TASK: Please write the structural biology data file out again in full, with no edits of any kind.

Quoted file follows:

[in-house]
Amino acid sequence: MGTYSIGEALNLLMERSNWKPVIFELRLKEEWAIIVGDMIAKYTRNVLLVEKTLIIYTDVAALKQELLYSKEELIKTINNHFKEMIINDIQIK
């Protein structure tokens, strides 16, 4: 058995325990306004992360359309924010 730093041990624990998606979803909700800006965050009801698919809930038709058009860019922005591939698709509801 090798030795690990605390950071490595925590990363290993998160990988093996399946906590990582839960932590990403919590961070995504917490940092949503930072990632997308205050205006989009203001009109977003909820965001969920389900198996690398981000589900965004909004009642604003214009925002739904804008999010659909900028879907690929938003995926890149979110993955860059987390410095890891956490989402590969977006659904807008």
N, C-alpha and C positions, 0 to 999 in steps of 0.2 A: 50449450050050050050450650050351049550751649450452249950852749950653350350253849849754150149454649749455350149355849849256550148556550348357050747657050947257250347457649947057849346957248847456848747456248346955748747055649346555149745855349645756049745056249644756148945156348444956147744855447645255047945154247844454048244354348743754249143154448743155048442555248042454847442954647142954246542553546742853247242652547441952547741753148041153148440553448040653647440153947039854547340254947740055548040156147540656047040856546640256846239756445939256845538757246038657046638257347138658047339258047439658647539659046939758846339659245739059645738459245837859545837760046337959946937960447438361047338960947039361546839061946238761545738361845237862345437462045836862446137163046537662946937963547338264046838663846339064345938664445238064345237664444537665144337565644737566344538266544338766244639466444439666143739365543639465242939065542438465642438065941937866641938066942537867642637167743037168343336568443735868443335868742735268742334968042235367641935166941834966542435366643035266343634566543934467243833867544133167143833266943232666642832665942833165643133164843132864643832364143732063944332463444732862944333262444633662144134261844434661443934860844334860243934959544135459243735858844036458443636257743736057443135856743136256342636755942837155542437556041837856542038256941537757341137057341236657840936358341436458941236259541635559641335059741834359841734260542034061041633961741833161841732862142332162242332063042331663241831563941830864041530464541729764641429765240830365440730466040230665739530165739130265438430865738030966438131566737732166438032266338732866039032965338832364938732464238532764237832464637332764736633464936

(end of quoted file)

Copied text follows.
[in-house]
Amino acid sequence: MGTYSIGEALNLLMERSNWKPVIFELRLKEEWAIIVGDMIAKYTRNVLLVEKTLIIYTDVAALKQELLYSKEELIKTINNHFKEMIINDIQIK
């Protein structure tokens, strides 16, 4: 058995325990306004992360359309924010 730093041990624990998606979803909700800006965050009801698919809930038709058009860019922005591939698709509801 090798030795690990605390950071490595925590990363290993998160990988093996399946906590990582839960932590990403919590961070995504917490940092949503930072990632997308205050205006989009203001009109977003909820965001969920389900198996690398981000589900965004909004009642604003214009925002739904804008999010659909900028879907690929938003995926890149979110993955860059987390410095890891956490989402590969977006659904807008």
N, C-alpha and C positions, 0 to 999 in steps of 0.2 A: 50449450050050050050450650050351049550751649450452249950852749950653350350253849849754150149454649749455350149355849849256550148556550348357050747657050947257250347457649947057849346957248847456848747456248346955748747055649346555149745855349645756049745056249644756148945156348444956147744855447645255047945154247844454048244354348743754249143154448743155048442555248042454847442954647142954246542553546742853247242652547441952547741753148041153148440553448040653647440153947039854547340254947740055548040156147540656047040856546640256846239756445939256845538757246038657046638257347138658047339258047439658647539659046939758846339659245739059645738459245837859545837760046337959946937960447438361047338960947039361546839061946238761545738361845237862345437462045836862446137163046537662946937963547338264046838663846339064345938664445238064345237664444537665144337565644737566344538266544338766244639466444439666143739365543639465242939065542438465642438065941937866641938066942537867642637167743037168343336568443735868443335868742735268742334968042235367641935166941834966542435366643035266343634566543934467243833867544133167143833266943232666642832665942833165643133164843132864643832364143732063944332463444732862944333262444633662144134261844434661443934860844334860243934959544135459243735858844036458443636257743736057443135856743136256342636755942837155542437556041837856542038256941537757341137057341236657840936358341436458941236259541635559641335059741834359841734260542034061041633961741833161841732862142332162242332063042331663241831563941830864041530464541729764641429765240830365440730466040230665739530165739130265438430865738030966438131566737732166438032266338732866039032965338832364938732464238532764237832464637332764736633464936